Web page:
Posted: Tuesday, July 29, 2014. 9:50 pm CST.
Tuesday, July 29, 2014. AARON HUMES Reporting: The Belize City Council has fallen behind by over three and a half months in its payments of the sanitation contract with Belize Maintenance Limited (BML).
After making one week’s payment last week, the Council is reportedly down 17 weeks’ worth of payments, though it has different figures.
Regardless of the amount, BML owner Lawrence Ellis has had to contemplate dropping as many as 50 of his workers.
Today the Mayor of Belize City, Darrell Bradley, said that with the Council’s limited finances and established commitment to focusing on the building of streets and rejuvenating the Old Capital, expenses of $78,000 a week for a company that he estimates does not even have 100 employees is simply not sustainable.
The Mayor remained firmly committed to ending the BML contract when it expires in January, 2015.
But he says the Council is prepared to sit with the company to ensure that it collects all that is owed.
Denying reports that he personally has refused to meet with Ellis, the Mayor says he has delegated the issue to a Council sub-committee that is working on a transition plan that will see a hybrid of community and business partnerships to keep the City clean.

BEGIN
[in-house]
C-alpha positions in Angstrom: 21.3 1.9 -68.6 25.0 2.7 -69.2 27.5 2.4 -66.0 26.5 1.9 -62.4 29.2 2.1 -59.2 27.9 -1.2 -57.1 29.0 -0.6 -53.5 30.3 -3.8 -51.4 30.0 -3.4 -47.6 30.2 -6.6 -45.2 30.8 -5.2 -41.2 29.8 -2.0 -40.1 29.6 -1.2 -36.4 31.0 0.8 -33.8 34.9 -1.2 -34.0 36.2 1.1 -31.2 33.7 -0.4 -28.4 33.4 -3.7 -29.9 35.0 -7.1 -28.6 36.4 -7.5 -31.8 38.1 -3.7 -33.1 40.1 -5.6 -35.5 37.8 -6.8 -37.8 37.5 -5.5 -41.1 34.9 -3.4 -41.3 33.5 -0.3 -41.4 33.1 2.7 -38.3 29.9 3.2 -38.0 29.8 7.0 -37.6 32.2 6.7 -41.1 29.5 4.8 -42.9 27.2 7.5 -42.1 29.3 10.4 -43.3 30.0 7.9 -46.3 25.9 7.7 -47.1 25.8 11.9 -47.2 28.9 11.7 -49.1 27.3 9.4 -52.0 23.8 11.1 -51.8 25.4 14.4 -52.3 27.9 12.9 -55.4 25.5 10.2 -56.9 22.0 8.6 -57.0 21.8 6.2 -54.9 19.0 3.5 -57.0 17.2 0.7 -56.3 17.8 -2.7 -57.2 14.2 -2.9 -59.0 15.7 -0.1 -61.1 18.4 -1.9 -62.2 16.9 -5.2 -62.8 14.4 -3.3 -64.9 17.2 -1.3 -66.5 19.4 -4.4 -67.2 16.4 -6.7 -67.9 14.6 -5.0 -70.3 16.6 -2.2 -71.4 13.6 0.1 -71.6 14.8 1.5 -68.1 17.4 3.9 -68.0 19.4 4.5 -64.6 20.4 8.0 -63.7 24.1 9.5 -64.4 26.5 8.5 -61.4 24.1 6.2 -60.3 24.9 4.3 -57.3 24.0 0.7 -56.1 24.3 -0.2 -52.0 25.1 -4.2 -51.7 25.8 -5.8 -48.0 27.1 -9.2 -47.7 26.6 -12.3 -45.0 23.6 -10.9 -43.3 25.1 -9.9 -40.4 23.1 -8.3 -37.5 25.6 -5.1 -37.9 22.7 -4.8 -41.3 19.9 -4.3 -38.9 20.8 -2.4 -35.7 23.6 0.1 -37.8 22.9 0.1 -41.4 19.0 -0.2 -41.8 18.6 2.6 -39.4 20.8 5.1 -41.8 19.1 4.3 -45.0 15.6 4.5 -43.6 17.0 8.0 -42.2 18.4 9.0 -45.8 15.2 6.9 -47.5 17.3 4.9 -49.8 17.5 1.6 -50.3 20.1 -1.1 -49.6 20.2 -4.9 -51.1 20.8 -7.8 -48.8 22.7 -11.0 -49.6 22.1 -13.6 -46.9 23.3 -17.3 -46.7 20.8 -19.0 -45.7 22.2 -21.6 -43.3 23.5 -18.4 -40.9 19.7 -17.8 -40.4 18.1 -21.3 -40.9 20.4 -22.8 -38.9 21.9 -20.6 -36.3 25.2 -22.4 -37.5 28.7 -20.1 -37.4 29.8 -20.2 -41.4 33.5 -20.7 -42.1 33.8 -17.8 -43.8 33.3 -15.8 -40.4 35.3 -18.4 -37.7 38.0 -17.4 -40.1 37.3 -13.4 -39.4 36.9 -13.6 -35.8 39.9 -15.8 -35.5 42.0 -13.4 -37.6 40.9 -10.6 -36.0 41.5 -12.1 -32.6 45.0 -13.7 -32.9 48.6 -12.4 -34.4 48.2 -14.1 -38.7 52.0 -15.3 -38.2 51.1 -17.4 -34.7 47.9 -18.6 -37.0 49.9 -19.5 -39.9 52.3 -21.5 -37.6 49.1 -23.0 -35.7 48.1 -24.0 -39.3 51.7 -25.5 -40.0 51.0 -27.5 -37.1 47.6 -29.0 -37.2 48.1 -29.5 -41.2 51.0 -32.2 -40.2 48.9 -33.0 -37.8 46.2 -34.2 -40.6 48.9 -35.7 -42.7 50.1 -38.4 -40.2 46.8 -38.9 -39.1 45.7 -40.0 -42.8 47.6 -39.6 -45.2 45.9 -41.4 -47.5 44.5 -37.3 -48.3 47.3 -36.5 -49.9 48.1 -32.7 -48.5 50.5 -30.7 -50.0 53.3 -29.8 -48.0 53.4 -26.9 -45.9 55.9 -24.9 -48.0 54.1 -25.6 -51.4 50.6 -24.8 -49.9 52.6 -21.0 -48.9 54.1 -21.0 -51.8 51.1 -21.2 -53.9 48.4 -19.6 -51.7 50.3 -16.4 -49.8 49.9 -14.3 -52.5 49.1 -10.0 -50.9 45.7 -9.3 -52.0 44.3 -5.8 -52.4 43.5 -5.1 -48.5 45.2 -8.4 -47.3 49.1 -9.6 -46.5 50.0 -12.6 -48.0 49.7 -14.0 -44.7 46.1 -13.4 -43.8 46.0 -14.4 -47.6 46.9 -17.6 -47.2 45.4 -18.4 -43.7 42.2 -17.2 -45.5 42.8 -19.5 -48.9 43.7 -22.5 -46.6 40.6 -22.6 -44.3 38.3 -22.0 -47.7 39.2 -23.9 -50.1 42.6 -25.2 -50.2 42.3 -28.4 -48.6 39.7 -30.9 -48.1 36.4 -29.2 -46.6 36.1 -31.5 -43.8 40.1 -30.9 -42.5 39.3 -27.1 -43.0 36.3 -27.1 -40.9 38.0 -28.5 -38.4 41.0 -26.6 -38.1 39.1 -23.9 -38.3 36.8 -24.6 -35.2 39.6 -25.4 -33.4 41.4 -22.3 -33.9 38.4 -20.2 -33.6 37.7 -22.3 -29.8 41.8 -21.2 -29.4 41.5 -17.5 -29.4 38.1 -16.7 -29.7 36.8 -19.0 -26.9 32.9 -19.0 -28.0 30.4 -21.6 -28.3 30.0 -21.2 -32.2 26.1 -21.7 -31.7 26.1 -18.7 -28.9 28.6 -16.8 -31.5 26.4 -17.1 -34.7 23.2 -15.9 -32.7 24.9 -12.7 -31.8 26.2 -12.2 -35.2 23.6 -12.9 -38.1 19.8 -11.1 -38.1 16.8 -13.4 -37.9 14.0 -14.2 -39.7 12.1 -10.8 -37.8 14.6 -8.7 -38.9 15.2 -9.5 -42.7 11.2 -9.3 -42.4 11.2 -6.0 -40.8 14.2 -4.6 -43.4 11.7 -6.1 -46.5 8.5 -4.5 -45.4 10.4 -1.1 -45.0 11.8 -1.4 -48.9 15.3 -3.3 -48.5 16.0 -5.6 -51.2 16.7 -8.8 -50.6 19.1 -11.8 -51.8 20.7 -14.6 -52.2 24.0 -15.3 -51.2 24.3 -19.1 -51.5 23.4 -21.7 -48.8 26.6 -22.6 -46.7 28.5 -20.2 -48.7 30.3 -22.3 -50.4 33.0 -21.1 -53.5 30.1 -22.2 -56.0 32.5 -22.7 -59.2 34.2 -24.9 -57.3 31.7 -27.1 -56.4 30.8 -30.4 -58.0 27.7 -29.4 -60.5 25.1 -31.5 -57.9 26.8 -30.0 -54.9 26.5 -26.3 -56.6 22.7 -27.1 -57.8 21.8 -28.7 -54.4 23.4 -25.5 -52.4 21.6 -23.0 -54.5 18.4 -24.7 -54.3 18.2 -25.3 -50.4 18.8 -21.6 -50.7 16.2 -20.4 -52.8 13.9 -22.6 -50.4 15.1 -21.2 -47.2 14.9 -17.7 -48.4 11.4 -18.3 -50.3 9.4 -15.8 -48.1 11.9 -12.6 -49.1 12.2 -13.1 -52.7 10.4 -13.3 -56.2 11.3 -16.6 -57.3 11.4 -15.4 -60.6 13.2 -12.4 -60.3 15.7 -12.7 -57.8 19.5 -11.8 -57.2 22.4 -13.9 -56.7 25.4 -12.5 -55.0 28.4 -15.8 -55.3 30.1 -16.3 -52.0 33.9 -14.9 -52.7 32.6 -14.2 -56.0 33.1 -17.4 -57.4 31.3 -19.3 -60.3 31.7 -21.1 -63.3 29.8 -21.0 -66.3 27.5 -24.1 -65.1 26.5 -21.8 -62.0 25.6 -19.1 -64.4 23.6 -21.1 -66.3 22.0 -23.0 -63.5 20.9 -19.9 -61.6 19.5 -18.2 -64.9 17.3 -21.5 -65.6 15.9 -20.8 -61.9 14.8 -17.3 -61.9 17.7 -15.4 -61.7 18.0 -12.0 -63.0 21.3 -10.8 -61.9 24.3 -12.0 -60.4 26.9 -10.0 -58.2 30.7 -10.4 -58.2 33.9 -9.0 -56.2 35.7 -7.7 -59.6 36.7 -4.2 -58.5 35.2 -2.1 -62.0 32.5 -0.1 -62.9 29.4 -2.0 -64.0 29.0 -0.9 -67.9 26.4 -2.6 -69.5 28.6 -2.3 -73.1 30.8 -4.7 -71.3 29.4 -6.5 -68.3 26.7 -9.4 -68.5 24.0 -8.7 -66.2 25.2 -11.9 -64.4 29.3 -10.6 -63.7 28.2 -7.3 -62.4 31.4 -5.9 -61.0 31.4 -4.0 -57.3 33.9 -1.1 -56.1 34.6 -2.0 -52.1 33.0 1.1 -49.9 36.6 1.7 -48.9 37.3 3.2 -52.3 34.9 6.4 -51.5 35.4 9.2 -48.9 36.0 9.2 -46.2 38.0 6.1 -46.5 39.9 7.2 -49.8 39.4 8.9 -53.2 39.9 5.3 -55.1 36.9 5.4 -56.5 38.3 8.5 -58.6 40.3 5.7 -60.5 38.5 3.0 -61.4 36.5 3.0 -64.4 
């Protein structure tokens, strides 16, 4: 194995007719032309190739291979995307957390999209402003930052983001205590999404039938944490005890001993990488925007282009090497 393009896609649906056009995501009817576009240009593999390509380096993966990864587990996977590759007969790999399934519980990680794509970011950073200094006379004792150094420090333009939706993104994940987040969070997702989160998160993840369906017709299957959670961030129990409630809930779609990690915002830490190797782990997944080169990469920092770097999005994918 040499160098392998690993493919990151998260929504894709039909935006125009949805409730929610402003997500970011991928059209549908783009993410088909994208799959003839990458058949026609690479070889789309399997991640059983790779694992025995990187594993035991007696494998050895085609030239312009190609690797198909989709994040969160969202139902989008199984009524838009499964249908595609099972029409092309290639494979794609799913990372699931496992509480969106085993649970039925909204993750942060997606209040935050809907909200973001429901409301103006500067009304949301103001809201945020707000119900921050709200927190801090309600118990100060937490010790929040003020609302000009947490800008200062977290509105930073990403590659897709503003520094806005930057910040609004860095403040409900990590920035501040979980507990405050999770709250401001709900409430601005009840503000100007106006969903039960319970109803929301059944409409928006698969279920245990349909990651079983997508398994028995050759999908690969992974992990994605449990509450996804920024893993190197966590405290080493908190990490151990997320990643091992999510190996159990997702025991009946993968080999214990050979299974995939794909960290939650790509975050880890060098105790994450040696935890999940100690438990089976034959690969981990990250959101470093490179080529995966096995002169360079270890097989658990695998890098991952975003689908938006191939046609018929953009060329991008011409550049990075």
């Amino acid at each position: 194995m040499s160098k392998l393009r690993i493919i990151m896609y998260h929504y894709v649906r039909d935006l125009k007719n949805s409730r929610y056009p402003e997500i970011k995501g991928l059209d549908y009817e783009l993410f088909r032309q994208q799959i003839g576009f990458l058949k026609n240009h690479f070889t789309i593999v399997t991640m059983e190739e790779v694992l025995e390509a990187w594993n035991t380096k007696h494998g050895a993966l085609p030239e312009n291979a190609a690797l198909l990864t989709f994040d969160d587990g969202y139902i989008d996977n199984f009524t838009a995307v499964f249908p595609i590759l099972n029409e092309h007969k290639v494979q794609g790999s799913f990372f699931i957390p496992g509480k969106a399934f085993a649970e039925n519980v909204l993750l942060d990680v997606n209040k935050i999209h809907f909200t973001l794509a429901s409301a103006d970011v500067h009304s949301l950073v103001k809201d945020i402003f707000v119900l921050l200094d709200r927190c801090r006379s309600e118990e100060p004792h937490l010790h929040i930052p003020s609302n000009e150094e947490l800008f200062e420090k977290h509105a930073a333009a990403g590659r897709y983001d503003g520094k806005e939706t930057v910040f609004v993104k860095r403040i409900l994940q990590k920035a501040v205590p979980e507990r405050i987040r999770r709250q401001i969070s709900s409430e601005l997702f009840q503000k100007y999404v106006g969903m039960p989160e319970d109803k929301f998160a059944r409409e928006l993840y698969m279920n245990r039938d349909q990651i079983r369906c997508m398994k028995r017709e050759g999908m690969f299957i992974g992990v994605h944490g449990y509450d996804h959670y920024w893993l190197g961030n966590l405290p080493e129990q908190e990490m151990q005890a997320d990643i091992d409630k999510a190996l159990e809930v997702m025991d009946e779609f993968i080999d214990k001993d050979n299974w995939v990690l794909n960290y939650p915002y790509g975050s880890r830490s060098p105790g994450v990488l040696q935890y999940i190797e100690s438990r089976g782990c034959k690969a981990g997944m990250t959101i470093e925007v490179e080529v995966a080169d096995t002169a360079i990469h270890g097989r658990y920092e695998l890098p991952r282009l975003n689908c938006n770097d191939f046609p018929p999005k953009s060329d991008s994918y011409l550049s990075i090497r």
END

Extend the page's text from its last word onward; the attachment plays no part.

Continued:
This plan answers the question of who and what will replace BML when the contract expires.
The Mayor says that sanitation, while a responsibility of the Council, is ultimately everybody’s business.
That means residents will be expected to clean the immediate 2-foot area in front of their yards, while public spaces like Battlefield Park, downtown and other parks will be handed over to business partners who will take on all the costs.
Those partnerships were not selected for political preference and there is no contemplation of any private company replacing BML.
As for BML’s current staff, the best they can hope for is a possible job with the Council in 2015, but that is not guaranteed.
According to the Mayor, the Council cannot employ all of BML’s staff, and their fate is ultimately the company’s responsibility, not the Council’s.
They will need to meet with their managers and begin the process of winding down their employment with BML.
The Council has acquired through sister-city partnerships with Taiwan and Los Angeles various equipment for sanitation including street sweepers and garbage trucks.
As part of its transition plan, the Council is working on a public relations campaign to get Belize City residents on board.
No mention was made of the $10 residential garbage fee floated earlier by the Mayor.
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